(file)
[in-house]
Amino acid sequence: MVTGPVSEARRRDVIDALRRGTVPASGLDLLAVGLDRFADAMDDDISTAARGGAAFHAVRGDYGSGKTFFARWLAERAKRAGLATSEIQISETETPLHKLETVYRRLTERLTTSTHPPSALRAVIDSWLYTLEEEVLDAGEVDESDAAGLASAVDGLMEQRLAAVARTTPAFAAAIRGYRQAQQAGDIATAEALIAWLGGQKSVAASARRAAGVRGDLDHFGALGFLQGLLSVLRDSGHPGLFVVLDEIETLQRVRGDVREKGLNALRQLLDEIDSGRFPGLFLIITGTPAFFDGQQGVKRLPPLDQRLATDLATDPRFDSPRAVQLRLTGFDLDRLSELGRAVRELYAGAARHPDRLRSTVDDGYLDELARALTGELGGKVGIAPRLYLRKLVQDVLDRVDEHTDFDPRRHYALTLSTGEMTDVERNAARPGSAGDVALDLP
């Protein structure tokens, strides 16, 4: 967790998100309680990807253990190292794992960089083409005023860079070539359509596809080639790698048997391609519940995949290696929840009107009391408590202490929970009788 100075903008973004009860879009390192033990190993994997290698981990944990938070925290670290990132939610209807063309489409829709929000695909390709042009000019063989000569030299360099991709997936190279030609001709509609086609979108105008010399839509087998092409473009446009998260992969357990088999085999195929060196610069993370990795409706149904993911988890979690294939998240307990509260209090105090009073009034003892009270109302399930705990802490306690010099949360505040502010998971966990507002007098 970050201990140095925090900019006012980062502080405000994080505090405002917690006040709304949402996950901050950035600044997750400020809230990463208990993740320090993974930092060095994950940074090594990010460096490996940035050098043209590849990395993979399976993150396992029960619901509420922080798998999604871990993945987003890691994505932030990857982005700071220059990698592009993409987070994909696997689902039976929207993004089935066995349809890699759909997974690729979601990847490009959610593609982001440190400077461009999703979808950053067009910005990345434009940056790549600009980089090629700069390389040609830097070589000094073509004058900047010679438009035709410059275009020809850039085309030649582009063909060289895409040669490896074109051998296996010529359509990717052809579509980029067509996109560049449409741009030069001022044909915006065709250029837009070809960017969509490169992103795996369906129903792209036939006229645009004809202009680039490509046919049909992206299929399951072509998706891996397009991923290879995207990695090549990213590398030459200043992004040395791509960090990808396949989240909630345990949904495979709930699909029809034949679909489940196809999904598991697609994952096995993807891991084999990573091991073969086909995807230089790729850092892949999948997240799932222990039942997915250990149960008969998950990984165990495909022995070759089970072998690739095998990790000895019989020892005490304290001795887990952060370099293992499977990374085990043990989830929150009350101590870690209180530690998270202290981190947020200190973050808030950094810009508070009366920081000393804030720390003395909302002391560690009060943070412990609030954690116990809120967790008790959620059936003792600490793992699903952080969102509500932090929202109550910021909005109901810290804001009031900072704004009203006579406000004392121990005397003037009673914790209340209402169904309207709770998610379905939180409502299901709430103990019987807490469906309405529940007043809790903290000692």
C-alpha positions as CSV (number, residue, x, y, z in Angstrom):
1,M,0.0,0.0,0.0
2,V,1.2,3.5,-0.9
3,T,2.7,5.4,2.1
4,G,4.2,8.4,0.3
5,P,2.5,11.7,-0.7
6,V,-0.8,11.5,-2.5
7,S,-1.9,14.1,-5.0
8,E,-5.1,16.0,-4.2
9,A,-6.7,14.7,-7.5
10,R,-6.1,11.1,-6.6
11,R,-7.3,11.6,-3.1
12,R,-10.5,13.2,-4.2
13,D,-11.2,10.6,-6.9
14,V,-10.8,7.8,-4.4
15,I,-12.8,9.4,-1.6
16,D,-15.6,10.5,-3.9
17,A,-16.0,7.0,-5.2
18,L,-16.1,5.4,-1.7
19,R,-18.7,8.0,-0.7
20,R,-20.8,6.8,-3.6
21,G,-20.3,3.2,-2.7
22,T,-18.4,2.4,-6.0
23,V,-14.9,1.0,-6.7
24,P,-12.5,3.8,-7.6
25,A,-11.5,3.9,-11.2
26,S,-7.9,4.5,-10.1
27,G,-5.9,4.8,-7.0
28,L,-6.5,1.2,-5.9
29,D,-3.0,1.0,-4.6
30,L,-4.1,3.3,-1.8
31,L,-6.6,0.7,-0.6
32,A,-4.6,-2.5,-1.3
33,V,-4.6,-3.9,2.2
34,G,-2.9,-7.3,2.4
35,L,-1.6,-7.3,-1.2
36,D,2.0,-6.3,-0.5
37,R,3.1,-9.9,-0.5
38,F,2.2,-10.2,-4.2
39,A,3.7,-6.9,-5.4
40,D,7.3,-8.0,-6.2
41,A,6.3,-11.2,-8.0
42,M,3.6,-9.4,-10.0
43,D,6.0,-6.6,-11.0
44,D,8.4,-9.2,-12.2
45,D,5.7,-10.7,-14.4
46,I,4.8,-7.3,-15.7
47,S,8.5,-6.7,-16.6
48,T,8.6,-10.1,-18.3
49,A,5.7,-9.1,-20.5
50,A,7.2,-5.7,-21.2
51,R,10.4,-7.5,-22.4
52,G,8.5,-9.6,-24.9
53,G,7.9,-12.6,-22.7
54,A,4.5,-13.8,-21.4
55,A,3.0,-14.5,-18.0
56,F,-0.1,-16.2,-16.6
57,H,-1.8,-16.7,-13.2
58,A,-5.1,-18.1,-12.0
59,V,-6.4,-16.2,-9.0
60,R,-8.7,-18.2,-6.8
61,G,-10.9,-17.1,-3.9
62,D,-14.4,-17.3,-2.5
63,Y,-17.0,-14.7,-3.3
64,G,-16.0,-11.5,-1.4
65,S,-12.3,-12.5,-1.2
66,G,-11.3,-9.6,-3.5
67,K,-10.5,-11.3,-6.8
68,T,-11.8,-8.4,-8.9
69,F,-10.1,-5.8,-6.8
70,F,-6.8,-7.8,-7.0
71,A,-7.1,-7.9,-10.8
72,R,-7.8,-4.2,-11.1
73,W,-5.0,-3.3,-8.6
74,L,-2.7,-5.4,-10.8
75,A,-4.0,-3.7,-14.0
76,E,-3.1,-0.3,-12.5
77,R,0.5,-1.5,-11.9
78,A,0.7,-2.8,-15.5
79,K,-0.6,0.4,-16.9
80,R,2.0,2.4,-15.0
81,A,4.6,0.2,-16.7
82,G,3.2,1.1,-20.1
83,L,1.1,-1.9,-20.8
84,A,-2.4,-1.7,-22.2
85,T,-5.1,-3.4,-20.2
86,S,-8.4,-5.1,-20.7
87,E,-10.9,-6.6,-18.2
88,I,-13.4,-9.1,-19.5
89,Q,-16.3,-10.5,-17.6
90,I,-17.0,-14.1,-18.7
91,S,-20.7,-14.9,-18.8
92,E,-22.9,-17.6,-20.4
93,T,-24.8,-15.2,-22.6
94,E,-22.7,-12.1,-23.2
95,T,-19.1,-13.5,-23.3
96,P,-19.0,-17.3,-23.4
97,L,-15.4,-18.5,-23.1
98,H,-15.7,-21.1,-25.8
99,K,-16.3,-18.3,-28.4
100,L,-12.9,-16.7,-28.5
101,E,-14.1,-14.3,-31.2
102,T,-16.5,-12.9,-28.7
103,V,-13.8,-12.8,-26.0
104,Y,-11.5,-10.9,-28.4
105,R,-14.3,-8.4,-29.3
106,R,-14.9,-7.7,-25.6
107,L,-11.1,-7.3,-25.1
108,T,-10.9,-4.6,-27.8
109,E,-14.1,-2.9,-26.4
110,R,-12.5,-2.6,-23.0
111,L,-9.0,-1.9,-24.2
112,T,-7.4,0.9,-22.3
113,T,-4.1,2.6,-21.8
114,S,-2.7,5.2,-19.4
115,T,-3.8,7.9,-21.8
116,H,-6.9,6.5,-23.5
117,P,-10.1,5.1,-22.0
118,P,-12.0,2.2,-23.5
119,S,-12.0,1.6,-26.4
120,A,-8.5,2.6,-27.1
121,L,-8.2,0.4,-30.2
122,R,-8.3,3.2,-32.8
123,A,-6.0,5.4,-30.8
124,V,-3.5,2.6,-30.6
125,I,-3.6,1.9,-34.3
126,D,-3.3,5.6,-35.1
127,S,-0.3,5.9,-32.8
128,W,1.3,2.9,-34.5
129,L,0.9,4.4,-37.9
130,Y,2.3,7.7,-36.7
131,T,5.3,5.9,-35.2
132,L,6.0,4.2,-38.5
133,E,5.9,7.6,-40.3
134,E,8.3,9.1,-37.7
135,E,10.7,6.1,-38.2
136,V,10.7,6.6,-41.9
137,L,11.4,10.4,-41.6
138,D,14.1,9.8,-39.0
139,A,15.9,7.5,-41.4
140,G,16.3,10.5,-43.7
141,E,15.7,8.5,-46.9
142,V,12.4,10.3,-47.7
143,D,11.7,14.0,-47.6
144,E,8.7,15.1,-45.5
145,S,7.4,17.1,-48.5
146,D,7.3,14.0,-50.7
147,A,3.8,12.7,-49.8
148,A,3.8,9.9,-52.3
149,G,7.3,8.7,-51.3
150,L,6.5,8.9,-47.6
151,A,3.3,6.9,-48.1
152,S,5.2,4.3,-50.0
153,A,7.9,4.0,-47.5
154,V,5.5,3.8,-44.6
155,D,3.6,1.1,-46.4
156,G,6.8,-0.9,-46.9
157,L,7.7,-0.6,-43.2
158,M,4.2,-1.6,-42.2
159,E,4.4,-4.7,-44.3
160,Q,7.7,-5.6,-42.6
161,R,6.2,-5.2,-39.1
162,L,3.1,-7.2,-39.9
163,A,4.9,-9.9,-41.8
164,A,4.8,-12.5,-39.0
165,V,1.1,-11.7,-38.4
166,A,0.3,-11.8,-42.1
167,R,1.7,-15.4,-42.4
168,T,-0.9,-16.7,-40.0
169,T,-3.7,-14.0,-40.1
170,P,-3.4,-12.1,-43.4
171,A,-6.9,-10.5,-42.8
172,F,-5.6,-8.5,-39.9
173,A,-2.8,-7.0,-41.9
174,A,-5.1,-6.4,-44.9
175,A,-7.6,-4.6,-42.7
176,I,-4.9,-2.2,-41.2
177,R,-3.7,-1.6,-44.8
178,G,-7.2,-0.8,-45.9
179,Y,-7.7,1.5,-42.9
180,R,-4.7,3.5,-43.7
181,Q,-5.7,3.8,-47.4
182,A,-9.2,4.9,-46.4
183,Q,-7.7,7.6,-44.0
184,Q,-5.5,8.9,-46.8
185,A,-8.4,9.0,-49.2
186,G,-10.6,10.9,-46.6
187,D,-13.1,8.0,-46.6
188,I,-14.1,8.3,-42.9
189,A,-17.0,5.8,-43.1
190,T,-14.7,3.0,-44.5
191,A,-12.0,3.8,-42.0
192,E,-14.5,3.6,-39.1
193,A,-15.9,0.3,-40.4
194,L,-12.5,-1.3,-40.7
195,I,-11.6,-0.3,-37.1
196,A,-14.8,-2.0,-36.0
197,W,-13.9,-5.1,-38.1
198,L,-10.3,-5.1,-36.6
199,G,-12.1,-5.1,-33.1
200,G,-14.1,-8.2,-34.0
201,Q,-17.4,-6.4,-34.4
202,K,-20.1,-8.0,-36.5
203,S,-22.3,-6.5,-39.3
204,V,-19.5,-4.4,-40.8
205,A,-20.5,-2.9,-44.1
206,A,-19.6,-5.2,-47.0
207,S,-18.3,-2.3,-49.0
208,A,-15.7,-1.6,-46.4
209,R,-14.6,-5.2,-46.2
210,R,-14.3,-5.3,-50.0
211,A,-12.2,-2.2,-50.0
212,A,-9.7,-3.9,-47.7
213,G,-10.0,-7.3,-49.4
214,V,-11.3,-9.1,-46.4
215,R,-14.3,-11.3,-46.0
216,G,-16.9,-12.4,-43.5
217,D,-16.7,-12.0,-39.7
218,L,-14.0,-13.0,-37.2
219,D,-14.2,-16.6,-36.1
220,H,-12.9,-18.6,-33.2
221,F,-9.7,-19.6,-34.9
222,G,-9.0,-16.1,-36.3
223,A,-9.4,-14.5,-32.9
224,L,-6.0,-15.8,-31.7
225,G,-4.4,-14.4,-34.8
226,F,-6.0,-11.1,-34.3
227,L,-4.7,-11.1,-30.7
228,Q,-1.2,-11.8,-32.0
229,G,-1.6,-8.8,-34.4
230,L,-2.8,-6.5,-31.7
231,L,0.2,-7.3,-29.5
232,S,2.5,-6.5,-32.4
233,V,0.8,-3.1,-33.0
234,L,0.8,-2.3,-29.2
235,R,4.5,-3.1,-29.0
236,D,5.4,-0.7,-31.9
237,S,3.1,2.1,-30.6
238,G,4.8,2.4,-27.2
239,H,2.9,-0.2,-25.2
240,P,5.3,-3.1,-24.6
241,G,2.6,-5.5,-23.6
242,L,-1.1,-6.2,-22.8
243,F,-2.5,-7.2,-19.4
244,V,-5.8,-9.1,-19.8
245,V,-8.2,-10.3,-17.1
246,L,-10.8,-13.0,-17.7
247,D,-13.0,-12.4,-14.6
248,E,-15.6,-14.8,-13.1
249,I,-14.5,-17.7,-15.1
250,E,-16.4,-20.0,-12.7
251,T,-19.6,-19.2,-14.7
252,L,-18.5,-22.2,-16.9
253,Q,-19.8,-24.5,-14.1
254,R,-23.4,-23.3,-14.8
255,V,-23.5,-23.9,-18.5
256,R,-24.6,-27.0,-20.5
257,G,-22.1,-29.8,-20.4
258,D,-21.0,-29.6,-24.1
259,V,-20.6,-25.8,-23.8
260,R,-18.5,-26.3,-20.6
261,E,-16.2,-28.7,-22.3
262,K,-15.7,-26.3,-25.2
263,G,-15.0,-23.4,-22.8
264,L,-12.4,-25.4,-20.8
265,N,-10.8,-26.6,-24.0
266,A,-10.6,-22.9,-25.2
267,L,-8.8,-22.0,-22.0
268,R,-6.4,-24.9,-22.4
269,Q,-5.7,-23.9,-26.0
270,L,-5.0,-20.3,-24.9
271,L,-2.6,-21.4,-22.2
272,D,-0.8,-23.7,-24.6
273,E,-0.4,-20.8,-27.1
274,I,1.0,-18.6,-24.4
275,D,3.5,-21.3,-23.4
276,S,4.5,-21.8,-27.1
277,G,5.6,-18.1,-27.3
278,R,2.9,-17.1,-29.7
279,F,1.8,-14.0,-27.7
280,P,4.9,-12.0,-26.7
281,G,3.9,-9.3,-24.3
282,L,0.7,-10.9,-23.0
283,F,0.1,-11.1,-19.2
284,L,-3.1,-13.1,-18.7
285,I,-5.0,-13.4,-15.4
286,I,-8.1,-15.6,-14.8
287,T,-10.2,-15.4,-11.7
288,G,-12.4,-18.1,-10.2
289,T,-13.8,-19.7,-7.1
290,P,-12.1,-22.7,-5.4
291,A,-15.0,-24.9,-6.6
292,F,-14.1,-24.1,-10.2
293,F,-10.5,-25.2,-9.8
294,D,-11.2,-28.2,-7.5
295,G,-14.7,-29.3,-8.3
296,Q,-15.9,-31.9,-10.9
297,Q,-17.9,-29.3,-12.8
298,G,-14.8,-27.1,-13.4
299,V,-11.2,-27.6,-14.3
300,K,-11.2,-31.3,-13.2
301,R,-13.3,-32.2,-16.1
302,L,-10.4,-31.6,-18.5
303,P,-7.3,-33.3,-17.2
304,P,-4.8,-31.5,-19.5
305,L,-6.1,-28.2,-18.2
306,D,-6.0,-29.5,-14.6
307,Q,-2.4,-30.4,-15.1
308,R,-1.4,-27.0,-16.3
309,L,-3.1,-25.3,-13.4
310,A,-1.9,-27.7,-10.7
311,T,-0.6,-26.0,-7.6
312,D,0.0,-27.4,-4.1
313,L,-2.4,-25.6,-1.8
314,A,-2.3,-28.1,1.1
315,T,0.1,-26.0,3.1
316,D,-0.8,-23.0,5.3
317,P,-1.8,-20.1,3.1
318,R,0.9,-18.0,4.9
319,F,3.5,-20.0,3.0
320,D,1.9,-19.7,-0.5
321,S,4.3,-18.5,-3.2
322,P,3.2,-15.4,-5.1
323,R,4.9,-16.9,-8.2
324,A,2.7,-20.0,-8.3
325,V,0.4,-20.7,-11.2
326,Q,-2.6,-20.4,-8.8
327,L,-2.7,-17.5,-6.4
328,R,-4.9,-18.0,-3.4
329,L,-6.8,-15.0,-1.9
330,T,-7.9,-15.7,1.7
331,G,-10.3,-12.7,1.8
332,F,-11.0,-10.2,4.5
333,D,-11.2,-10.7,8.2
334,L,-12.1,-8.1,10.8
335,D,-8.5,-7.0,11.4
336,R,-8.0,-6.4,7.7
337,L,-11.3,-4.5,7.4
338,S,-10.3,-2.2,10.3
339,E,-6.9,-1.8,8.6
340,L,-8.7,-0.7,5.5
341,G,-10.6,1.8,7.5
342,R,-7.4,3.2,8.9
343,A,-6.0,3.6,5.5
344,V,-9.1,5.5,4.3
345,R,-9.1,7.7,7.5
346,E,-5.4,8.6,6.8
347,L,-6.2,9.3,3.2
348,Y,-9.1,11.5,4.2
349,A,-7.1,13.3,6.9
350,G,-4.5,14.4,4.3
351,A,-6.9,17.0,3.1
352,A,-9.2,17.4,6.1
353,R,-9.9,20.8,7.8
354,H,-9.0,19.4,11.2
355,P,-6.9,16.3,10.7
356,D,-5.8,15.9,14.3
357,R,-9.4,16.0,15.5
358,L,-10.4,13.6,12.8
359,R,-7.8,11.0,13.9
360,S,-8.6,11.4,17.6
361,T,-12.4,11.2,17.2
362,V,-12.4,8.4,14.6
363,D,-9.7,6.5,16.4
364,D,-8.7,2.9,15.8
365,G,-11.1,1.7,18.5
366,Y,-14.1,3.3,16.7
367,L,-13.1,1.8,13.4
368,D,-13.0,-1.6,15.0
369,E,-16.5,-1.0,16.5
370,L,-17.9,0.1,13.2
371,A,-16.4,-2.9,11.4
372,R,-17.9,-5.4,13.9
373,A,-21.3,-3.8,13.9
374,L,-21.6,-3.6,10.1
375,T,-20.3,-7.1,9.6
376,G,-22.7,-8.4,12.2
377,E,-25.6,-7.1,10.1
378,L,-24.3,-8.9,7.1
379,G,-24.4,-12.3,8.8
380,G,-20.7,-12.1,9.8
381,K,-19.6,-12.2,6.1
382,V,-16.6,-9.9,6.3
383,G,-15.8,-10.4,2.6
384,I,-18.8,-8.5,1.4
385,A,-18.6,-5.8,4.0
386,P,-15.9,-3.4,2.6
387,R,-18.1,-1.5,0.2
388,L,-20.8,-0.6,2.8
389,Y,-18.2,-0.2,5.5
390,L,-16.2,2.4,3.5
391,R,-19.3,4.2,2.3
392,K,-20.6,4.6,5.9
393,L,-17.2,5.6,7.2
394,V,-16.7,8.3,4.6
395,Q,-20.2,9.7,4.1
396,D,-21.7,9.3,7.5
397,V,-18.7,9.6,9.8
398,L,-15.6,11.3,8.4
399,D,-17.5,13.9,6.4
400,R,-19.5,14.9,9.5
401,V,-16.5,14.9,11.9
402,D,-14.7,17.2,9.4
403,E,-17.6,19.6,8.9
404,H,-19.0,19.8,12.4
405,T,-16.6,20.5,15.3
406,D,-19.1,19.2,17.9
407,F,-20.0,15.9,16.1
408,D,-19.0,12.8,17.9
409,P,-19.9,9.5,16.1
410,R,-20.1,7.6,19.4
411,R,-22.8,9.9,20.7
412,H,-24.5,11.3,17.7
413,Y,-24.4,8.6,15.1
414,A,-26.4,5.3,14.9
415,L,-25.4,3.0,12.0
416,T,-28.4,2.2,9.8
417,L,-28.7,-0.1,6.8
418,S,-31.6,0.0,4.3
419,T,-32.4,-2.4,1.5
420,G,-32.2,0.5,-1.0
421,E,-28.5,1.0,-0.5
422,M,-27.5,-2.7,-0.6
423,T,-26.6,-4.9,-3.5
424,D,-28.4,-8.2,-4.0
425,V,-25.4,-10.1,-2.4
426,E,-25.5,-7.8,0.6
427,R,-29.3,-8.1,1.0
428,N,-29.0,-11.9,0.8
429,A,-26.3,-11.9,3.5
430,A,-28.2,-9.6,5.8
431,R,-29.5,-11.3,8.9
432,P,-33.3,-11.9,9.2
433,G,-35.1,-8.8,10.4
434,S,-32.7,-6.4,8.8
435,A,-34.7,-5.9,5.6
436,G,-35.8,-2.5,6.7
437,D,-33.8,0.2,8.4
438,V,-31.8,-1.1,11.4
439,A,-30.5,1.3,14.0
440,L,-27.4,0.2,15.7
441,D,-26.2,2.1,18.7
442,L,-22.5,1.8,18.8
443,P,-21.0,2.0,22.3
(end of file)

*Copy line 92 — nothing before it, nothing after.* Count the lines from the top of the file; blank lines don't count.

88,I,-13.4,-9.1,-19.5